The important thing in this school is the acceptance of, or the belief in the human energy body and this mysterious stuff called qi.

The physiological school, on the other hand, which is the one I’m familiar with, on a working level, doesn’t talk about an energy body and it doesn’t mention qi either, except in very guarded terminology that wouldn’t offend a western physician. Significantly, on the course I’ve just done, qi wasn’t mentioned at all. Instead, the emphasis was on “energy” in terms of vascular and lymphatic kinetics – basically movement of the blood and lymph.

And that’s it.

The blood gets the good stuff into the body – the oxygen – and qigong sends the oxygen deep into the tissues, where it’s needed for regeneration, repair, or day to day function. Meanwhile the lymph gets the bad stuff out, the waste, the pathogens, the poison, all the stuff that’ll do us harm if it’s given the chance to settle in. Qigong methods stimulate the flow of the lymph by a mixture of deep breathing and movement. I know this. I’ve known it for a long time. I’ve even written about it – so why is it suddenly a revelation to me?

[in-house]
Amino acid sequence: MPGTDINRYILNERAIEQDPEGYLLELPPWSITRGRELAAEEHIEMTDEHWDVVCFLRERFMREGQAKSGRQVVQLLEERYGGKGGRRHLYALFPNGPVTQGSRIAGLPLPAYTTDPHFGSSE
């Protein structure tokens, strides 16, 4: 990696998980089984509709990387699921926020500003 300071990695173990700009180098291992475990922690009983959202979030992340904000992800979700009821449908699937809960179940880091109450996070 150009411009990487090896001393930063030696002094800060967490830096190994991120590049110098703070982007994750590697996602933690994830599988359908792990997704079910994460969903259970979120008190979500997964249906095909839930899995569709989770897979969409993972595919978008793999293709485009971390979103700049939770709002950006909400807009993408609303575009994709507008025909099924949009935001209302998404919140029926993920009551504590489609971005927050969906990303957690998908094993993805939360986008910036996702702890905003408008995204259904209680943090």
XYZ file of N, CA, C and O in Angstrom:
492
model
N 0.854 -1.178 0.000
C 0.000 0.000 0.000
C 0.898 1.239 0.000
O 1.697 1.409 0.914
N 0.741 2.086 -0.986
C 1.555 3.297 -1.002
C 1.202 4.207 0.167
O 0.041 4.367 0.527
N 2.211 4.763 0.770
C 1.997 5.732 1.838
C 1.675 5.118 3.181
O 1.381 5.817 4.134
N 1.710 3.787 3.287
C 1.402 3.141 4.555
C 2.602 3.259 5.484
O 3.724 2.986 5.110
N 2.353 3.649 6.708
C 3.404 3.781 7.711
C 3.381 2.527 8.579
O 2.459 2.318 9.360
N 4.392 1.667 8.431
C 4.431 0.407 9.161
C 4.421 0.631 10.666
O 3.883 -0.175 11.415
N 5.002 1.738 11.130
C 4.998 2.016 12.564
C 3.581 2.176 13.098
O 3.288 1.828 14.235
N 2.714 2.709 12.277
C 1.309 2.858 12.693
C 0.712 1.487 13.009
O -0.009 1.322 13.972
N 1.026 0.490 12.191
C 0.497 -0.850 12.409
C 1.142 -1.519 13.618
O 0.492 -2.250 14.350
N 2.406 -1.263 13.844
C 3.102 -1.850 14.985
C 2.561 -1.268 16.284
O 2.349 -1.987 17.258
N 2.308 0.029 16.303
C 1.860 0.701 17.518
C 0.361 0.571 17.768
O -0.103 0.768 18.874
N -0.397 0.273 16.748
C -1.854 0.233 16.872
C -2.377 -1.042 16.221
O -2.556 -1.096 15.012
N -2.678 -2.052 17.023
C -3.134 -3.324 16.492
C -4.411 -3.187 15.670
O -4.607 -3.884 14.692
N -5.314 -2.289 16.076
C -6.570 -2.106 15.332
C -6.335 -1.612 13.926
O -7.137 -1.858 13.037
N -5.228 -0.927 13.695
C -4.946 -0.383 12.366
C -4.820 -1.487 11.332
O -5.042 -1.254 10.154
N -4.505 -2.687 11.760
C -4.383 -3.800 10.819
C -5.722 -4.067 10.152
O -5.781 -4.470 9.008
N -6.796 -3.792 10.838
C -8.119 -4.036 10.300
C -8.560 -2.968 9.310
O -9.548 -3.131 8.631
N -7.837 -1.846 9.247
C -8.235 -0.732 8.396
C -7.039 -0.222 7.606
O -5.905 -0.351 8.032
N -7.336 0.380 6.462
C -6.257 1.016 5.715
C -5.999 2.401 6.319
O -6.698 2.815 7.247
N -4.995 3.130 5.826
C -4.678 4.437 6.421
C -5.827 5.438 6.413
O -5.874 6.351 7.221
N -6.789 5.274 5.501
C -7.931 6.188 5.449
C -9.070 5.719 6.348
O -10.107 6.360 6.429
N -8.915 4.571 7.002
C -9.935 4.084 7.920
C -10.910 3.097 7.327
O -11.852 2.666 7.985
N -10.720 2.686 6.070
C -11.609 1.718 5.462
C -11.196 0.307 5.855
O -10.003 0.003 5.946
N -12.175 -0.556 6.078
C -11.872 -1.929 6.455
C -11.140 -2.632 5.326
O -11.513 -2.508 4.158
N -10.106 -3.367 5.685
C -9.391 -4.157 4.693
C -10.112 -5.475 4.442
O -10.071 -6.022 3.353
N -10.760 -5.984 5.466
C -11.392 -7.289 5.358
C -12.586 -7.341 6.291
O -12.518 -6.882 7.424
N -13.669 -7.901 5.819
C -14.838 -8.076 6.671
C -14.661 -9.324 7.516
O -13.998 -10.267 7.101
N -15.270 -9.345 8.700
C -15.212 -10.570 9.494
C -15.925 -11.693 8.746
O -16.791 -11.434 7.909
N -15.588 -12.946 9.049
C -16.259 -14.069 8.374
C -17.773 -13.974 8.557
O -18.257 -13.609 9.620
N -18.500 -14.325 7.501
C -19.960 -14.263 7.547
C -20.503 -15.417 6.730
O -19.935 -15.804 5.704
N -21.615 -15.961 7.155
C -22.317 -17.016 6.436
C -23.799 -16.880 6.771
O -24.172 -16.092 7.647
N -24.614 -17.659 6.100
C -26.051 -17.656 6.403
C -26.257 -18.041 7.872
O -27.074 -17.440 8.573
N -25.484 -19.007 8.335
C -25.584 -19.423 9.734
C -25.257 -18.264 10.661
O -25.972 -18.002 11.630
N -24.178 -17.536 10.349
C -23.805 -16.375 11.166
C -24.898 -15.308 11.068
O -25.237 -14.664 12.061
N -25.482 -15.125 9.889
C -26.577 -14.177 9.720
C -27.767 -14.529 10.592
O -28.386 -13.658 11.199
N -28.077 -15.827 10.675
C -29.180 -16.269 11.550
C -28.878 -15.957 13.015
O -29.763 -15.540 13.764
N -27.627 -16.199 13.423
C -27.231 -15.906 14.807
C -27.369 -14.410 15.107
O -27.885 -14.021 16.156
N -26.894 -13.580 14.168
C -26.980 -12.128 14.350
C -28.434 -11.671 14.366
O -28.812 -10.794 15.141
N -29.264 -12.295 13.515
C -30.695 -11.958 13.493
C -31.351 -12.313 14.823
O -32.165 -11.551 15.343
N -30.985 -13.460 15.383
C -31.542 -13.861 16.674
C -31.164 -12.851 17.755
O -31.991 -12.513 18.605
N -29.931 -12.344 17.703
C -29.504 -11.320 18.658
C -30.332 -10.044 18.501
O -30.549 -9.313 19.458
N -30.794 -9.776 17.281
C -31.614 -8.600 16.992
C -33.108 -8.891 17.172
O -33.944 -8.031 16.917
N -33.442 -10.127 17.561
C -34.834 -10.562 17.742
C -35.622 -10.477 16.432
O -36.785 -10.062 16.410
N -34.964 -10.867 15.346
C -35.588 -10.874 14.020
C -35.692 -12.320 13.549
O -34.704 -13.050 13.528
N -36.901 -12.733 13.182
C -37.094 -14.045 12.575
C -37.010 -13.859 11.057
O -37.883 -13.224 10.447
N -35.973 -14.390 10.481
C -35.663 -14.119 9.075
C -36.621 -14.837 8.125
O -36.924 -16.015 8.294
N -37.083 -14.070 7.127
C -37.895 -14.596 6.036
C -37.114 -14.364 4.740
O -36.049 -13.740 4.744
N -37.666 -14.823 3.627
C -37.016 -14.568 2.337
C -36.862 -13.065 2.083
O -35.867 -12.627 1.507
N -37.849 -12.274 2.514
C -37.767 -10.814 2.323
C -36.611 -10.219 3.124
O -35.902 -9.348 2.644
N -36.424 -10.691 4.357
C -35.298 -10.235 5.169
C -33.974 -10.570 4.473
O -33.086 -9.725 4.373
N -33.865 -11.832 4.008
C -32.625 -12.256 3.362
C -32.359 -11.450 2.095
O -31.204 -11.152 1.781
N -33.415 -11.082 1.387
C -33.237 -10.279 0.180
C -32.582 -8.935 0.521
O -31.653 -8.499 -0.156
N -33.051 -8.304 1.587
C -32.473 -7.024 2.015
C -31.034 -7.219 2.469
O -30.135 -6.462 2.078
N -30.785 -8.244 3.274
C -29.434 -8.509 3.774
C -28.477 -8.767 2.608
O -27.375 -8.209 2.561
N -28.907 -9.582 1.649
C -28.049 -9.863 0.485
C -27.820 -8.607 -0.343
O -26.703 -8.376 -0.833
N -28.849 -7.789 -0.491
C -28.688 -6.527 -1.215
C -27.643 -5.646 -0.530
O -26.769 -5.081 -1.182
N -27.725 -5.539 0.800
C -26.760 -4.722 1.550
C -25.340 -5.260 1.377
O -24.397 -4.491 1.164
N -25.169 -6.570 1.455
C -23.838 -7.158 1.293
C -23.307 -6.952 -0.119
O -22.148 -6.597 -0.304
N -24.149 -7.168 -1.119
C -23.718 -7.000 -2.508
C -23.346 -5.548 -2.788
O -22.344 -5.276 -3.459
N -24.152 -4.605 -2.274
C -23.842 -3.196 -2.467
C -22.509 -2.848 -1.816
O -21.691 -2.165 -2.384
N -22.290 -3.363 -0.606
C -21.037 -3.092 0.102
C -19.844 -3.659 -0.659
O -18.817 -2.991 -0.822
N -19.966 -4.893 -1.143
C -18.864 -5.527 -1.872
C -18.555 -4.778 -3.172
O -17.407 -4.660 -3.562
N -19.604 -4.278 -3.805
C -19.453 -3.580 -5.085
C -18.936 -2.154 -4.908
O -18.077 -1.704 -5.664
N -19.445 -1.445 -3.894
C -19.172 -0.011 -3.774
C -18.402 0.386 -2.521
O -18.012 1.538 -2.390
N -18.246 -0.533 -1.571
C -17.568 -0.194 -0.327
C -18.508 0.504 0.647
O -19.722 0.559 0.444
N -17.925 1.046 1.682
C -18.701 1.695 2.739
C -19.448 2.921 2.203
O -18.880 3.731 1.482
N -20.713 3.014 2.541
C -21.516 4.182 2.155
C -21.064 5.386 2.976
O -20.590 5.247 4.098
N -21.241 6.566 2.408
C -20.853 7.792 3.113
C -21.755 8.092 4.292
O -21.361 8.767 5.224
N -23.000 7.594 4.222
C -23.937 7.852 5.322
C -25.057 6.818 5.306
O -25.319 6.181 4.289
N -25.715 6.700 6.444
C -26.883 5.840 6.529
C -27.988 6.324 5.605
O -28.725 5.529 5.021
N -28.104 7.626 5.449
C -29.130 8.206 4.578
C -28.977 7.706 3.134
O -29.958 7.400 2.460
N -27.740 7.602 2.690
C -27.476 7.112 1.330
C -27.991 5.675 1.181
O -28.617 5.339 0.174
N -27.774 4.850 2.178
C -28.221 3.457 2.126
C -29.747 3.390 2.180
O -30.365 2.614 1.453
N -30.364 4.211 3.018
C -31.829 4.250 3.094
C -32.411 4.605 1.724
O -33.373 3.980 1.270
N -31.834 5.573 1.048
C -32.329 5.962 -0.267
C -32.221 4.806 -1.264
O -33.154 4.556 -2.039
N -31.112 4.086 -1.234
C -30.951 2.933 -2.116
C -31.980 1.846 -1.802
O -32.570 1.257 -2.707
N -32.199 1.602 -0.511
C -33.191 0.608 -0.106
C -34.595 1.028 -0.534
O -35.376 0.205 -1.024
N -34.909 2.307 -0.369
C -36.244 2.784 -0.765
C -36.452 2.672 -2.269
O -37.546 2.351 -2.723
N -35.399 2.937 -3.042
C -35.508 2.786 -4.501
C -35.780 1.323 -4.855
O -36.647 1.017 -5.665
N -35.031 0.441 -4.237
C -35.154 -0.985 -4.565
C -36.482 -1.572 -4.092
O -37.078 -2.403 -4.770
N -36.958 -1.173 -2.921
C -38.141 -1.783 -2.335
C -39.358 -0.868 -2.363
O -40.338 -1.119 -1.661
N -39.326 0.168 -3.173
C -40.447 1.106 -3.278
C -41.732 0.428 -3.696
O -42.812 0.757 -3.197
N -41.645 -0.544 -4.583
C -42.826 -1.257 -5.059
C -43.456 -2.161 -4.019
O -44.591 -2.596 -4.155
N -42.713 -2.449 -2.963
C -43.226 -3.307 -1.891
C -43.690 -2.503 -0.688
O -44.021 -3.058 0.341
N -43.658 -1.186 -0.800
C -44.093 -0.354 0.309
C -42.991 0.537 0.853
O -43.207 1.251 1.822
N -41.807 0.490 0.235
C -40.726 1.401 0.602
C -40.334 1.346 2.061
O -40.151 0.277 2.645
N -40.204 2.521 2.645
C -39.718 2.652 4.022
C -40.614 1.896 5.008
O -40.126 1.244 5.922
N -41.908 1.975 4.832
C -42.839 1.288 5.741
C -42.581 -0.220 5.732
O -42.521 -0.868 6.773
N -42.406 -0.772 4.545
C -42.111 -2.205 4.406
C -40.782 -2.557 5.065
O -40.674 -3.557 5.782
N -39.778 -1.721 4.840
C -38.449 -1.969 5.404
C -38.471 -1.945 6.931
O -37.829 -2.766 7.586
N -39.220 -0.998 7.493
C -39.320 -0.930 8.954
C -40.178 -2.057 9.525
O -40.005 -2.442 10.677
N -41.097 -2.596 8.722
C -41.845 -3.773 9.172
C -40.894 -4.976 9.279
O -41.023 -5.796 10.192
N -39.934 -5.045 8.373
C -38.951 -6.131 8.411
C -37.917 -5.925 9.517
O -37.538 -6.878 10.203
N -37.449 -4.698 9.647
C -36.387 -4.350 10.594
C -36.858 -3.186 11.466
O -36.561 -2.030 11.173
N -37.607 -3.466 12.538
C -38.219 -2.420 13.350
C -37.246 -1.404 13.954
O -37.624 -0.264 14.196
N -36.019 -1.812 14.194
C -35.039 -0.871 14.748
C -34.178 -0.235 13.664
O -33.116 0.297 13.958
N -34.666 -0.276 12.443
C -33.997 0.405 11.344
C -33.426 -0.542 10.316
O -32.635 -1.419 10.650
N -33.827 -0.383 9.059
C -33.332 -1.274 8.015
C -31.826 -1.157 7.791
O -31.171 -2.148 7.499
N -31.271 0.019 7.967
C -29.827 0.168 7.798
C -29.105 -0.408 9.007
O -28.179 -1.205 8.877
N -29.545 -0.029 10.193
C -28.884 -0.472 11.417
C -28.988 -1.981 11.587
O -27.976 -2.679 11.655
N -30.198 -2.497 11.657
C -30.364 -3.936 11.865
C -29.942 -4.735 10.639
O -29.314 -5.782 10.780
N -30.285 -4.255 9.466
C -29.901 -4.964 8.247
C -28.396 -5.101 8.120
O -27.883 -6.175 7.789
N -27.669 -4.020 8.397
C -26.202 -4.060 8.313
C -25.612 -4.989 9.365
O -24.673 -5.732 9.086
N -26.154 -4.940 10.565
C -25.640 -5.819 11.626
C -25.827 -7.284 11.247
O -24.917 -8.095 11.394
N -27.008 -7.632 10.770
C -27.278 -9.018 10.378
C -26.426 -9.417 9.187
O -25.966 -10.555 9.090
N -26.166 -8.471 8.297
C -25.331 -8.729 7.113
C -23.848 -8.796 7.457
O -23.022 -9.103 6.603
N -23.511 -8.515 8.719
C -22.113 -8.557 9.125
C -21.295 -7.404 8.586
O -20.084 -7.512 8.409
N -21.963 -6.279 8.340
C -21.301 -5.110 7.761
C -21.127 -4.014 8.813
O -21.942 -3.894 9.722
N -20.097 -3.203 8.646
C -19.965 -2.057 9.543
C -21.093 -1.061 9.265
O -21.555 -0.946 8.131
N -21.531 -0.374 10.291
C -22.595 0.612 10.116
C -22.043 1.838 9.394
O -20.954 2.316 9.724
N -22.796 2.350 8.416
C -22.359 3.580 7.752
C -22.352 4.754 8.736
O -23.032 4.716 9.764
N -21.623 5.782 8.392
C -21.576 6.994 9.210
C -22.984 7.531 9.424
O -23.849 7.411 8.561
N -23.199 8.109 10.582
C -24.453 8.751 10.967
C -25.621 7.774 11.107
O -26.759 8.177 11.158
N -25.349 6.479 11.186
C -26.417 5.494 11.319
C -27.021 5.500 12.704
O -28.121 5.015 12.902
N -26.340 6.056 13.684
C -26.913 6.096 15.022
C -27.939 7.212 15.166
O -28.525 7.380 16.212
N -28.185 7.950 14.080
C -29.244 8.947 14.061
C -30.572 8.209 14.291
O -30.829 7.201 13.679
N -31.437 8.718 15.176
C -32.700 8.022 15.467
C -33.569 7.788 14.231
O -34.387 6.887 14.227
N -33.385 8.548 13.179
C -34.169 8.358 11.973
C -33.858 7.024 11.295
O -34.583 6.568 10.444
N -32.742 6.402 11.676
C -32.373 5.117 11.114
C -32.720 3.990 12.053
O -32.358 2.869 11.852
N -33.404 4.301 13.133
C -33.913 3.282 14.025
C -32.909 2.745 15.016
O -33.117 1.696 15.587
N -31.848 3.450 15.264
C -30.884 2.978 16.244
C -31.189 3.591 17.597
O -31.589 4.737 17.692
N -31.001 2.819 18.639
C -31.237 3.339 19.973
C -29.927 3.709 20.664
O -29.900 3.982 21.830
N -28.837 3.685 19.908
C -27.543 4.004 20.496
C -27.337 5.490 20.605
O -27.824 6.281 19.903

All of the health benefits of practising Qigong (or Tai Chi) from the physiological perspective then, are the result of preventing the stagnation of blood and lymph. There’s nothing spiritual or philosophical involved here, and all it boils down to is that if you want a healthy body you have to keep it moving. In other words it’s a purely biological thing, and for anyone looking for something more mysterious behind that qi-tingly feeling, it can be a bit of a let-down, like being told there’s no such thing as Father Christmas.

This is all very interesting, but while I apparently practice the the physiological style of Qigong, and its rather prosaic explanations do answer many of my questions regarding my experiences of it –  it doesn’t explain everything.